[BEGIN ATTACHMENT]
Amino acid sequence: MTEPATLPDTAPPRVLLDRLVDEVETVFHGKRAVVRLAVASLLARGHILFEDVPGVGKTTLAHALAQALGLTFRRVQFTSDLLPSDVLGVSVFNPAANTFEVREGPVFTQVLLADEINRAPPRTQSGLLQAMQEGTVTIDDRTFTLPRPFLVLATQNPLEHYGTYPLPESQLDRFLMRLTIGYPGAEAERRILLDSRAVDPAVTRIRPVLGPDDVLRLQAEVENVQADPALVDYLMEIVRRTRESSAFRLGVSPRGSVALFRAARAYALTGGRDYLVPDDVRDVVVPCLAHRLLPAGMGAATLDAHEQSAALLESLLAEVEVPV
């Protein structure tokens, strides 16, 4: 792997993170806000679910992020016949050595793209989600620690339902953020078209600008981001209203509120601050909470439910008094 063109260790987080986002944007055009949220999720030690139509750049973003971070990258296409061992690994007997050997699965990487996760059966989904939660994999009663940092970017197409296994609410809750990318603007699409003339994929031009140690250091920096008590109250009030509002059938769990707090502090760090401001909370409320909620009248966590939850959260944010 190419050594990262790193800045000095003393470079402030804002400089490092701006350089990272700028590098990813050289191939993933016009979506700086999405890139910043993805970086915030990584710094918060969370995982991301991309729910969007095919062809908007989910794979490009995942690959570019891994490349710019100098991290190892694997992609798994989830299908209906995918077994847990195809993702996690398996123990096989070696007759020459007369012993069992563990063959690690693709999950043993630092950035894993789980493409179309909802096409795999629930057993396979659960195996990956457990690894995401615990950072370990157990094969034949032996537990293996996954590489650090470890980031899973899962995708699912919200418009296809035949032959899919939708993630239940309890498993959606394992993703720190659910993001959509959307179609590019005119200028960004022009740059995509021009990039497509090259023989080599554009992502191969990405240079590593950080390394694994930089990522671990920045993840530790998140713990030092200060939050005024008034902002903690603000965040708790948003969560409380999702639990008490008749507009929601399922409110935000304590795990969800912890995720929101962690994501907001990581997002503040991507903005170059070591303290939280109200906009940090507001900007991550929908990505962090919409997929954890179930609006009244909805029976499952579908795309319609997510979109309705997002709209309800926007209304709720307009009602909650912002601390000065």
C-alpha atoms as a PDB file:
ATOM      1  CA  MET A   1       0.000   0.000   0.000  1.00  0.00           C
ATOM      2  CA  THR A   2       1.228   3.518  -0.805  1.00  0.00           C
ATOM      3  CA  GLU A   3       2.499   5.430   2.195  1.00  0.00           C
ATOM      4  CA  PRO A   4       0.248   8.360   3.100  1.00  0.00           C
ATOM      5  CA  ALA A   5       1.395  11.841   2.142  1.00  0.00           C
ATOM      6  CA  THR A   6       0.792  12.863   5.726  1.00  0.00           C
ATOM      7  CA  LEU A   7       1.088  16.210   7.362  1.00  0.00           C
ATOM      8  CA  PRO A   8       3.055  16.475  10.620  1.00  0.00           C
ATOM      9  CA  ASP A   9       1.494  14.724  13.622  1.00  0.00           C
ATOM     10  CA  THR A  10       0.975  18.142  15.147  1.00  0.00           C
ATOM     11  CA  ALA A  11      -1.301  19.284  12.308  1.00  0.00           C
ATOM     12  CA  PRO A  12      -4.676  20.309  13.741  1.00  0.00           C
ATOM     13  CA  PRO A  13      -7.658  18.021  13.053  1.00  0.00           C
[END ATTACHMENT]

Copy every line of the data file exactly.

Amino acid sequence: MTEPATLPDTAPPRVLLDRLVDEVETVFHGKRAVVRLAVASLLARGHILFEDVPGVGKTTLAHALAQALGLTFRRVQFTSDLLPSDVLGVSVFNPAANTFEVREGPVFTQVLLADEINRAPPRTQSGLLQAMQEGTVTIDDRTFTLPRPFLVLATQNPLEHYGTYPLPESQLDRFLMRLTIGYPGAEAERRILLDSRAVDPAVTRIRPVLGPDDVLRLQAEVENVQADPALVDYLMEIVRRTRESSAFRLGVSPRGSVALFRAARAYALTGGRDYLVPDDVRDVVVPCLAHRLLPAGMGAATLDAHEQSAALLESLLAEVEVPV
């Protein structure tokens, strides 16, 4: 792997993170806000679910992020016949050595793209989600620690339902953020078209600008981001209203509120601050909470439910008094 063109260790987080986002944007055009949220999720030690139509750049973003971070990258296409061992690994007997050997699965990487996760059966989904939660994999009663940092970017197409296994609410809750990318603007699409003339994929031009140690250091920096008590109250009030509002059938769990707090502090760090401001909370409320909620009248966590939850959260944010 190419050594990262790193800045000095003393470079402030804002400089490092701006350089990272700028590098990813050289191939993933016009979506700086999405890139910043993805970086915030990584710094918060969370995982991301991309729910969007095919062809908007989910794979490009995942690959570019891994490349710019100098991290190892694997992609798994989830299908209906995918077994847990195809993702996690398996123990096989070696007759020459007369012993069992563990063959690690693709999950043993630092950035894993789980493409179309909802096409795999629930057993396979659960195996990956457990690894995401615990950072370990157990094969034949032996537990293996996954590489650090470890980031899973899962995708699912919200418009296809035949032959899919939708993630239940309890498993959606394992993703720190659910993001959509959307179609590019005119200028960004022009740059995509021009990039497509090259023989080599554009992502191969990405240079590593950080390394694994930089990522671990920045993840530790998140713990030092200060939050005024008034902002903690603000965040708790948003969560409380999702639990008490008749507009929601399922409110935000304590795990969800912890995720929101962690994501907001990581997002503040991507903005170059070591303290939280109200906009940090507001900007991550929908990505962090919409997929954890179930609006009244909805029976499952579908795309319609997510979109309705997002709209309800926007209304709720307009009602909650912002601390000065």
C-alpha atoms as a PDB file:
ATOM      1  CA  MET A   1       0.000   0.000   0.000  1.00  0.00           C
ATOM      2  CA  THR A   2       1.228   3.518  -0.805  1.00  0.00           C
ATOM      3  CA  GLU A   3       2.499   5.430   2.195  1.00  0.00           C
ATOM      4  CA  PRO A   4       0.248   8.360   3.100  1.00  0.00           C
ATOM      5  CA  ALA A   5       1.395  11.841   2.142  1.00  0.00           C
ATOM      6  CA  THR A   6       0.792  12.863   5.726  1.00  0.00           C
ATOM      7  CA  LEU A   7       1.088  16.210   7.362  1.00  0.00           C
ATOM      8  CA  PRO A   8       3.055  16.475  10.620  1.00  0.00           C
ATOM      9  CA  ASP A   9       1.494  14.724  13.622  1.00  0.00           C
ATOM     10  CA  THR A  10       0.975  18.142  15.147  1.00  0.00           C
ATOM     11  CA  ALA A  11      -1.301  19.284  12.308  1.00  0.00           C
ATOM     12  CA  PRO A  12      -4.676  20.309  13.741  1.00  0.00           C
ATOM     13  CA  PRO A  13      -7.658  18.021  13.053  1.00  0.00           C